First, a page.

David Vollenhoven’s wife Kelly was told upon flying out of OR Tambo International in December last year that she would be banned from returning to South Africa because her spousal visa had expired, despite the fact that she had applied for a renewal in July, with the documents seemingly “lost in dispatch”.
Kelly Vollenhoven, who has been living in South Africa since 2013, said the renewal of her spousal visa was only supposed to take eight weeks.
“It should have been processed by the end of October, but by the time we flew out in mid-December it was still not available,” said Kelly.
Her husband, who is a financial adviser, had already started making enquiries about the processing of the visa by the end of October, realising that there could be trouble should it not be delivered by the time his wife left for their holiday to New Zealand.
“All they could tell us was that there was no further action on the system and (promised) that they would escalate the matter,” said David.
Despite the assurances, nothing happened and the couple were told that should they travel out of South Africa without the spousal visa, Kelly would be banned for a year, even though her application had been approved as far back as October.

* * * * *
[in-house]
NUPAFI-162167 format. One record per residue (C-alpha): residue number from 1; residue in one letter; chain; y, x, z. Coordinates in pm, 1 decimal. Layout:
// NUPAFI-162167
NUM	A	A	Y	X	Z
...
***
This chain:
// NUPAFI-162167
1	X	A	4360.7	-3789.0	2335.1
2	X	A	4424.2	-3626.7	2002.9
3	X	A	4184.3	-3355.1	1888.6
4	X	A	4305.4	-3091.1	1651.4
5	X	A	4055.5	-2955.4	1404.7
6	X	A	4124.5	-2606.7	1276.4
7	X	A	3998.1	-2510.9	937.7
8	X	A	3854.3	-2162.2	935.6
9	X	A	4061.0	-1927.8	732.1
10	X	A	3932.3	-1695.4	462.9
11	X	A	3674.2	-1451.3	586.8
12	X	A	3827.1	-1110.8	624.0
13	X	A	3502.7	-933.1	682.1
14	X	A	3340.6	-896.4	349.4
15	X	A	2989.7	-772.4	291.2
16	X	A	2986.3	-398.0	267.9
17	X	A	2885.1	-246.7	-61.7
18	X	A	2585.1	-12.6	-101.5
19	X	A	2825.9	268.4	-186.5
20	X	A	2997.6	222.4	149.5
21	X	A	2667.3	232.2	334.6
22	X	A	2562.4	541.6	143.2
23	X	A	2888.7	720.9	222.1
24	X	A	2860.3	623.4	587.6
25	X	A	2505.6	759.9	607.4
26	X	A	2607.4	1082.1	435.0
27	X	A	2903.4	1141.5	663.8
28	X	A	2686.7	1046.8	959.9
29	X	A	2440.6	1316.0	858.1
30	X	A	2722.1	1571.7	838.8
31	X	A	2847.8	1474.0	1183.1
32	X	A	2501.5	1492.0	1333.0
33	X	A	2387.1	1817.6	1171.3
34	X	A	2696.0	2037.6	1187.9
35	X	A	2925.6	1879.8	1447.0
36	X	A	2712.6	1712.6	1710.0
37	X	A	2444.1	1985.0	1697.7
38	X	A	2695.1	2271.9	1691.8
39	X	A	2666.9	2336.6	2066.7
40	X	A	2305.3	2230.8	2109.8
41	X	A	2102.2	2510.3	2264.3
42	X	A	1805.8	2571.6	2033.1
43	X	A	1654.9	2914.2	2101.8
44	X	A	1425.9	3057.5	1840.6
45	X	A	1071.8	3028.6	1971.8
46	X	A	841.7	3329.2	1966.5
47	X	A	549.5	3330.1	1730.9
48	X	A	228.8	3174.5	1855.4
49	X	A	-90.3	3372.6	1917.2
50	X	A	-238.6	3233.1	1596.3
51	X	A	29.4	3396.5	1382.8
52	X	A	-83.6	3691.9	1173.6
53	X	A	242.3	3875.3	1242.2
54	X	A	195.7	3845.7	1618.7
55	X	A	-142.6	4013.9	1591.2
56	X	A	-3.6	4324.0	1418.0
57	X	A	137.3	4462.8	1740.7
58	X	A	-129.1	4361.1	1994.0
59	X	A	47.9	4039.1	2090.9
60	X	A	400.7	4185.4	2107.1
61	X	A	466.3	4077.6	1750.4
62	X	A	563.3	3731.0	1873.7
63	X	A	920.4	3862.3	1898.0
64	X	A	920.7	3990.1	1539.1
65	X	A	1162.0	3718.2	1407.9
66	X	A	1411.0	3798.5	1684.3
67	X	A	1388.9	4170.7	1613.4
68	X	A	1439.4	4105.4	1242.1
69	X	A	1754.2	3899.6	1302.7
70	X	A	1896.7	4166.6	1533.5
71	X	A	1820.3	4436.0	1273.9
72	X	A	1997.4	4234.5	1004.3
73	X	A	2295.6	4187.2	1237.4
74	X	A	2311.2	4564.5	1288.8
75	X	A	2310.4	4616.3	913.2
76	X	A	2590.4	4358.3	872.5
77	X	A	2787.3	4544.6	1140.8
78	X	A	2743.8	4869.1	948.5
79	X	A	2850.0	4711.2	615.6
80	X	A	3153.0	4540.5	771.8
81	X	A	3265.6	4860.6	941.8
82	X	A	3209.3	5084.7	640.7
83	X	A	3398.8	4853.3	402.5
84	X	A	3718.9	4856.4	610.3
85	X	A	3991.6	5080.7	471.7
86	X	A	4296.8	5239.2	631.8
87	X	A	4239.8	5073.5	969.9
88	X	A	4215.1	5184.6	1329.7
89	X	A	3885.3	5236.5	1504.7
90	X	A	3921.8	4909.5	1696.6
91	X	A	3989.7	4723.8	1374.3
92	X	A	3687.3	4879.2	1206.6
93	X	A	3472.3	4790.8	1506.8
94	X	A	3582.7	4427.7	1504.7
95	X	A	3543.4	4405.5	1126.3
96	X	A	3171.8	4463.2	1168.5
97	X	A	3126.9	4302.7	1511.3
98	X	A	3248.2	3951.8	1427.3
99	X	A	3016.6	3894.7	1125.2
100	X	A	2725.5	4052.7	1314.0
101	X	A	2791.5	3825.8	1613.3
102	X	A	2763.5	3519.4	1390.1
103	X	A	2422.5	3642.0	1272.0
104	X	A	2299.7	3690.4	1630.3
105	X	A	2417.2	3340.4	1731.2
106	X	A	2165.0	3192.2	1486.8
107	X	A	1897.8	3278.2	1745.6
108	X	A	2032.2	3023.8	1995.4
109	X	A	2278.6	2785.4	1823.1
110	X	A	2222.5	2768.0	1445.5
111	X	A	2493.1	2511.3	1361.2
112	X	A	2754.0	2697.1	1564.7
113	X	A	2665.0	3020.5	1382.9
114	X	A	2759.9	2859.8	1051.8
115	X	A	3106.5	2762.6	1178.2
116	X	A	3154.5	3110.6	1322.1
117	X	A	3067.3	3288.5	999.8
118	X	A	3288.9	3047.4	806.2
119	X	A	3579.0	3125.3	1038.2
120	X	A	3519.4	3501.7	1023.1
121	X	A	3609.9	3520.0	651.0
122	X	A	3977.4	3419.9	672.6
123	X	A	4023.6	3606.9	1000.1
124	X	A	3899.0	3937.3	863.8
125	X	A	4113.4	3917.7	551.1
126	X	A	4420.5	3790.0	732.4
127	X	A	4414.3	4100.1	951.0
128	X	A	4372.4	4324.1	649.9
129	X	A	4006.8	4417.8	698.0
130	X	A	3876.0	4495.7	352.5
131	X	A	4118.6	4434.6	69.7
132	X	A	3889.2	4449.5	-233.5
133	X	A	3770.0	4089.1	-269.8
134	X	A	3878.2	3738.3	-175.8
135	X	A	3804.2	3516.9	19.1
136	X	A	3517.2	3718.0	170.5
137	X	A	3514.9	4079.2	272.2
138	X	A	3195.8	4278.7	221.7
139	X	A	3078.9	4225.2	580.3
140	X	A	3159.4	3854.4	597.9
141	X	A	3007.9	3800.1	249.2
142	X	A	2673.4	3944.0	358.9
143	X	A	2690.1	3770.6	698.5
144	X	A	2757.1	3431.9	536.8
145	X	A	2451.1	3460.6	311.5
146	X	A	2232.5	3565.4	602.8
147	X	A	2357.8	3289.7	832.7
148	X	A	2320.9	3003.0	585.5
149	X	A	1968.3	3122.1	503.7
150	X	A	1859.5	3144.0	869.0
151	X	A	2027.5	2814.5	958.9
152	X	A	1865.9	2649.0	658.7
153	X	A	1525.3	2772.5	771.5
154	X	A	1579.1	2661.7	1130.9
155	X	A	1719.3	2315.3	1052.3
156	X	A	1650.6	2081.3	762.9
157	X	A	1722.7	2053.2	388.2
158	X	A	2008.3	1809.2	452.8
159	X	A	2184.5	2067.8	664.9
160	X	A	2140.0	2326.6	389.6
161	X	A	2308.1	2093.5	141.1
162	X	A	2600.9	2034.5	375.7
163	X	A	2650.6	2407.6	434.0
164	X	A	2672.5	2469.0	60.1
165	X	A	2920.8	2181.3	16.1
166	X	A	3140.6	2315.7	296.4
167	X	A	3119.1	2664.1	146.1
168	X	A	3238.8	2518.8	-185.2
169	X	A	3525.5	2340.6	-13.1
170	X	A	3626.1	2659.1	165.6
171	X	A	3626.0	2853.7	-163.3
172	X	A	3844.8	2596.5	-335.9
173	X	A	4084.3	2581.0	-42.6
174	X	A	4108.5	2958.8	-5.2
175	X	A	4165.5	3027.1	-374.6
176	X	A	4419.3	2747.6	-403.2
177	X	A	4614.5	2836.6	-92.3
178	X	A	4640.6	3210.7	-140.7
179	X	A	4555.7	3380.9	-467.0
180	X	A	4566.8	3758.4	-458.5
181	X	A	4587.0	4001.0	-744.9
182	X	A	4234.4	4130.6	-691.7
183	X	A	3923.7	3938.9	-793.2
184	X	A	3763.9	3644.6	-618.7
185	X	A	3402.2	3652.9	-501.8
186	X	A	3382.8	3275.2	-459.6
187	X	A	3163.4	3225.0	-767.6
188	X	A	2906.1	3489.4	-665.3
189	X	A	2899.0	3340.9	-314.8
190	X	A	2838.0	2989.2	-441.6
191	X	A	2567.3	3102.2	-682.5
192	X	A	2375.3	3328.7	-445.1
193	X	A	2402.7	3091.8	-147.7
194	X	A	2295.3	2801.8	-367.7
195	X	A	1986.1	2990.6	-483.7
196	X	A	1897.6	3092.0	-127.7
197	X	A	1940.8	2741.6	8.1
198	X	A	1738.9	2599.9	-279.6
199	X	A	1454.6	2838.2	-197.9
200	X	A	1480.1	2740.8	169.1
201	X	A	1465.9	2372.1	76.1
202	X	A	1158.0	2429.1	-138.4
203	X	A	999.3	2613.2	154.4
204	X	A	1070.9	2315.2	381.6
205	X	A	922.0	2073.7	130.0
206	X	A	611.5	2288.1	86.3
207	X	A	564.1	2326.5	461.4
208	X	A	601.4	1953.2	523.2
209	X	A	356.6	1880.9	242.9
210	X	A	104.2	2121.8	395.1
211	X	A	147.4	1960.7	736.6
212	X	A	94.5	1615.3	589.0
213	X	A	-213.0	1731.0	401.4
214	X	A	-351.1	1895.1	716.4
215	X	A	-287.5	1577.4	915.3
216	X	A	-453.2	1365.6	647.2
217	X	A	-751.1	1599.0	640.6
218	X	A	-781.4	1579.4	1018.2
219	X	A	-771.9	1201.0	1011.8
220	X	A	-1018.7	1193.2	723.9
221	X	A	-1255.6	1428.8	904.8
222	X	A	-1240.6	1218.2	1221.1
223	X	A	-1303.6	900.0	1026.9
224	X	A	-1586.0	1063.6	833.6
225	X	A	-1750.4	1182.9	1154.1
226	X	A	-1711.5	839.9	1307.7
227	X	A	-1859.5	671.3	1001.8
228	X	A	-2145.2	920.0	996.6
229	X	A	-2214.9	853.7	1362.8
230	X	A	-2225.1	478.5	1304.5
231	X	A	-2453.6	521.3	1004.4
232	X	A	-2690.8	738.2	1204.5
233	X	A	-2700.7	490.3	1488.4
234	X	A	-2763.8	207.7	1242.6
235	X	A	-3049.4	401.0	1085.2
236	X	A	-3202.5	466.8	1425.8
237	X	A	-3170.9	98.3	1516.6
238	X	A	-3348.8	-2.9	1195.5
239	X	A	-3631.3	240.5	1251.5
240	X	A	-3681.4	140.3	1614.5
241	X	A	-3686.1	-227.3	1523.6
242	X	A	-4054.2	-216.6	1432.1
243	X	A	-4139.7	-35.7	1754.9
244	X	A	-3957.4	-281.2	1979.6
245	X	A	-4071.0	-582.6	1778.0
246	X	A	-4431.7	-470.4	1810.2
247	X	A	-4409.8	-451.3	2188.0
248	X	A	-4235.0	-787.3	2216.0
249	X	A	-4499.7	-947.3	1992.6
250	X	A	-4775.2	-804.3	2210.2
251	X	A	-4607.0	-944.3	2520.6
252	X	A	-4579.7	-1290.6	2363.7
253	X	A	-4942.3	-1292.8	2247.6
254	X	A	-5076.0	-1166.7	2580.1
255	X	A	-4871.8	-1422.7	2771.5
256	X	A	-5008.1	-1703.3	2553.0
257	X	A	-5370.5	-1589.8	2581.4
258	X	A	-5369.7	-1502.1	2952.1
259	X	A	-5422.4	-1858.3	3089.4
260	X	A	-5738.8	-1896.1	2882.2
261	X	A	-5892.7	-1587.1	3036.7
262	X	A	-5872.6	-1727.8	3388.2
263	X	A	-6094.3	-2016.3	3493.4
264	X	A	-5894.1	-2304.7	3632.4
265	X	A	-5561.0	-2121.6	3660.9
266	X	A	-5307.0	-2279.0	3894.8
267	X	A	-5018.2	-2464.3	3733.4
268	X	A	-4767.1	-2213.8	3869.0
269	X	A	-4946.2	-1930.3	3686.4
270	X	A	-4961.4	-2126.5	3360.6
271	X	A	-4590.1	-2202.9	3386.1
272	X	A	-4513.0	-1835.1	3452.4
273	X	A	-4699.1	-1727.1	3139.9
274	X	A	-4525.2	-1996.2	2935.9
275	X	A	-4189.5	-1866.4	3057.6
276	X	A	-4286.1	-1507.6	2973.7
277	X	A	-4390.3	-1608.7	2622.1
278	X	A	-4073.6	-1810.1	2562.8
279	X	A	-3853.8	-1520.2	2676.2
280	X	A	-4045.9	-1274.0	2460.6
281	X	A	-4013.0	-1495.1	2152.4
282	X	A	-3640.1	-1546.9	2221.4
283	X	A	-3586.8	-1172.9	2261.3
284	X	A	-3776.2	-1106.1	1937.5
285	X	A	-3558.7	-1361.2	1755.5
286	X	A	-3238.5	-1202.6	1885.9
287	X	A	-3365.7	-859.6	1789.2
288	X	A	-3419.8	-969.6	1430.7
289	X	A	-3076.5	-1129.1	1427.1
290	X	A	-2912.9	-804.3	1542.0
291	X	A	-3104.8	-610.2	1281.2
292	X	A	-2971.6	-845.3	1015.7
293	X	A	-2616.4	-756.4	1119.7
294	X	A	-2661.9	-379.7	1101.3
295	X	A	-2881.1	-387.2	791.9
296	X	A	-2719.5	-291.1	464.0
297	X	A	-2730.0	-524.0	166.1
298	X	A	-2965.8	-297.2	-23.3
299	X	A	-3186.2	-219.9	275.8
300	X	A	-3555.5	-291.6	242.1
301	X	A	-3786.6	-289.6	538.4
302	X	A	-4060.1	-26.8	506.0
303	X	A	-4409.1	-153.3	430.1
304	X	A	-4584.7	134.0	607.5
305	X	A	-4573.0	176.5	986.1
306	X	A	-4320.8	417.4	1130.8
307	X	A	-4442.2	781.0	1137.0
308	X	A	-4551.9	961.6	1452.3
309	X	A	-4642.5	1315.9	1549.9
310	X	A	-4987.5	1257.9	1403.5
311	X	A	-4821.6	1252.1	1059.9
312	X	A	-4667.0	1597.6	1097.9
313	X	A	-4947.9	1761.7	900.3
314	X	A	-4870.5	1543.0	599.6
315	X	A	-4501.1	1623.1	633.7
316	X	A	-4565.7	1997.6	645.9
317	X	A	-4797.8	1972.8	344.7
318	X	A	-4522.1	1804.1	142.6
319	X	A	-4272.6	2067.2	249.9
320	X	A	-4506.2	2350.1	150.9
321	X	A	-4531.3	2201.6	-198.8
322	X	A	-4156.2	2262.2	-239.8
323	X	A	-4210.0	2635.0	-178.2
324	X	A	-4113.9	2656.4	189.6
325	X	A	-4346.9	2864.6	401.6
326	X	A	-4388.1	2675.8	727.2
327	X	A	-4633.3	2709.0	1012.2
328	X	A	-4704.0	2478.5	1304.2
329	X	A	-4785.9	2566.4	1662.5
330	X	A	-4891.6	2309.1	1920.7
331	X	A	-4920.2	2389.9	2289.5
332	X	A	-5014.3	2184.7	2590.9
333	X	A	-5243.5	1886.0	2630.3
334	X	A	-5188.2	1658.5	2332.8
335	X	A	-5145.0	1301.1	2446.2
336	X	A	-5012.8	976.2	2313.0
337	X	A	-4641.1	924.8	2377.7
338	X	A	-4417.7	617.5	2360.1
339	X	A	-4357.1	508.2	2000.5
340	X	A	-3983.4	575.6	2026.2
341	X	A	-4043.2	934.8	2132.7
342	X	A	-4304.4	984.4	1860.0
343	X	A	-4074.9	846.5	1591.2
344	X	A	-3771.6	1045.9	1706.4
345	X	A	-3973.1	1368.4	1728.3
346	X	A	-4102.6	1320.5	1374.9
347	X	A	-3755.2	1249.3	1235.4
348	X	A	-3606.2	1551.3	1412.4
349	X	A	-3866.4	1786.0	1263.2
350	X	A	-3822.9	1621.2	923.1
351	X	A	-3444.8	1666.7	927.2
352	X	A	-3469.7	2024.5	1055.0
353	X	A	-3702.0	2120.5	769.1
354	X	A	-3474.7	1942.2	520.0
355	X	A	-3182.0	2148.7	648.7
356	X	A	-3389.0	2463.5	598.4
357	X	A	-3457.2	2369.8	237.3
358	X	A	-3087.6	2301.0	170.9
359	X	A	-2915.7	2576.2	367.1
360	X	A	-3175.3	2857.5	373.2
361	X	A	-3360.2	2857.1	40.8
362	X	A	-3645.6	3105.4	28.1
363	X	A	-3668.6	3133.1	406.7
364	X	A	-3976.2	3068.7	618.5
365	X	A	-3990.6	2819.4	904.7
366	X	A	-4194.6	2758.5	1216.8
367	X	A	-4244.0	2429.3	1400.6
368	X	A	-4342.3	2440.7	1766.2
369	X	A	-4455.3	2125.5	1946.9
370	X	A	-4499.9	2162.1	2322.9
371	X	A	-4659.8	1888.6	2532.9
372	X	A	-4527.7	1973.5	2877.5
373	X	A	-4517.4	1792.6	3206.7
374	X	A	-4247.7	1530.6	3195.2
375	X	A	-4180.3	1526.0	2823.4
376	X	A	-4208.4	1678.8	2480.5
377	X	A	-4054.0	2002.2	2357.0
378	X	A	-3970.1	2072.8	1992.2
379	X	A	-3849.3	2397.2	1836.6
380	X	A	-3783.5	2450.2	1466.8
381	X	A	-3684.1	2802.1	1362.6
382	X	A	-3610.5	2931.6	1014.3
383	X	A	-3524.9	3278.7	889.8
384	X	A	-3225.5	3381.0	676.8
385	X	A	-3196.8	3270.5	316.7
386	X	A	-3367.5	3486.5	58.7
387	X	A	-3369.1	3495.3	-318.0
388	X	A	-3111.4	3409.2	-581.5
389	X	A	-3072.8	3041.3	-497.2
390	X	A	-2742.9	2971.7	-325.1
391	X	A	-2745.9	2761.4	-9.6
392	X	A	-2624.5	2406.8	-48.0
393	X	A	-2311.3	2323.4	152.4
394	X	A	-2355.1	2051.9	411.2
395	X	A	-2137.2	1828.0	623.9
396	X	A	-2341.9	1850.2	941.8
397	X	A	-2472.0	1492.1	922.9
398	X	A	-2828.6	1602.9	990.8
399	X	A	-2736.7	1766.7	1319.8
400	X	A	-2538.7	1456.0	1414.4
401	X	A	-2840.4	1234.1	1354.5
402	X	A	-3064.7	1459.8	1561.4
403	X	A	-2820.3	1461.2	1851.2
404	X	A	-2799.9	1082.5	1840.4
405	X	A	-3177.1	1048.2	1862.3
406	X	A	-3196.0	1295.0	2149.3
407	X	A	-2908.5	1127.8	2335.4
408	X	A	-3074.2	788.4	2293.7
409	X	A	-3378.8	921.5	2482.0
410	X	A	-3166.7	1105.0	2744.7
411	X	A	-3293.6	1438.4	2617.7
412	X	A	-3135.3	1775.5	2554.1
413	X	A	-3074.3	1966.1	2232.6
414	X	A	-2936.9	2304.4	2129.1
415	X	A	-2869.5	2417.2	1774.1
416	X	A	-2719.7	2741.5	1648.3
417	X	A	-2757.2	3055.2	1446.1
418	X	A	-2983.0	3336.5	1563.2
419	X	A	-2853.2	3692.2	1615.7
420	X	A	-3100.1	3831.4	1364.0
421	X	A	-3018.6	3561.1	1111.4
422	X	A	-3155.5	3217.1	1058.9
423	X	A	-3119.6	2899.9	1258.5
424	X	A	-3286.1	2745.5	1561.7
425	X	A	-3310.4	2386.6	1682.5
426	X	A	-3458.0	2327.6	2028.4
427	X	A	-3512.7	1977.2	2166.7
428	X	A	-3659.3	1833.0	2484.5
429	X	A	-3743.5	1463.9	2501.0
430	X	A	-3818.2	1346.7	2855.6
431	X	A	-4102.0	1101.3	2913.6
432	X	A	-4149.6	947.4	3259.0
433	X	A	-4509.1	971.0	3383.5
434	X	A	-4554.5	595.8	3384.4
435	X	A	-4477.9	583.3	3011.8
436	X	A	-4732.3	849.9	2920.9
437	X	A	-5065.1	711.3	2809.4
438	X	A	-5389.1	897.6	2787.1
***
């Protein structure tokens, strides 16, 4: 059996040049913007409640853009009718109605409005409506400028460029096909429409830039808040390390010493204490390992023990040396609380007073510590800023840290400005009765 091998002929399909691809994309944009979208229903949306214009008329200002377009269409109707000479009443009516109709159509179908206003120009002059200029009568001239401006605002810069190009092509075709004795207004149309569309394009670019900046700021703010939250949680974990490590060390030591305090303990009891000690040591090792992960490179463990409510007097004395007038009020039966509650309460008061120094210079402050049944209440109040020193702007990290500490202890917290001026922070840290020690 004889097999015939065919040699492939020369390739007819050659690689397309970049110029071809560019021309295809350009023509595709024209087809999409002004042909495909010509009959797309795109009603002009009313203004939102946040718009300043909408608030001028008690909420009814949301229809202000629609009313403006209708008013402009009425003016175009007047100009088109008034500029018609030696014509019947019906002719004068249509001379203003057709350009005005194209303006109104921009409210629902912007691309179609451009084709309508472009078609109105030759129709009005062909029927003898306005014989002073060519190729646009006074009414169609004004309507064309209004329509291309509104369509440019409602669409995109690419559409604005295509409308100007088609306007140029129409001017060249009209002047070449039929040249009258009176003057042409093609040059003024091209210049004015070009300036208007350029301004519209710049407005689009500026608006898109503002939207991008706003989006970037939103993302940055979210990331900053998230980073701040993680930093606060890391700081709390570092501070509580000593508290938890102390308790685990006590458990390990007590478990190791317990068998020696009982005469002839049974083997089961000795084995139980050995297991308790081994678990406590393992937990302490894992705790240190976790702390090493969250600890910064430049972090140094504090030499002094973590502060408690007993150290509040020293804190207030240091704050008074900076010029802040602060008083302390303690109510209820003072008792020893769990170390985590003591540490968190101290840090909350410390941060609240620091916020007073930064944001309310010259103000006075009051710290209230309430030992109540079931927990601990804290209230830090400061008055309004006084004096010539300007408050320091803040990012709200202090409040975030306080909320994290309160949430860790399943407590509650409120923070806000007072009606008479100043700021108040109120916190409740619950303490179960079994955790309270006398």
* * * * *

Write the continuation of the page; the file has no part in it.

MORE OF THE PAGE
Kelly then applied for a waiver from Home Affairs which would have allowed her back into the country, but seemingly nothing came of this application.
The couple had been told by Home Affairs officials that even though Kelly would be banned from re-entering South Africa, they could appeal from New Zealand.
While in New Zealand David made calls to immigration lawyers, trying to appeal his wife’s ban.
He says officials started paying attention to his case only once he contacted the Cape Times to publicise his wife’s battle to stay in the country.
Vollenhoven came back to South Africa on January 4 and was told by his lawyer that his wife’s application for a waiver had been granted by Home Affairs and that she was free to come back to Cape Town.
“He did advise me, though, that she can come back on a visitor’s visa and that we still have to get the outcome of her visa application. We were told that if the outcome was negative, she would have to leave the country again to appeal,” said David.
The visa waiver had been granted on December 30, 2015. The Vollenhovens were supposed to return to Cape Town on January 3, but David was told that due to the holiday season there was no one who could process the document.
“I was seriously peeved off, thinking that my whole family could have been here,” said David.
His wife eventually arrived back in Cape Town on Sunday night after flying for 24 hours.
Source: IOL ZA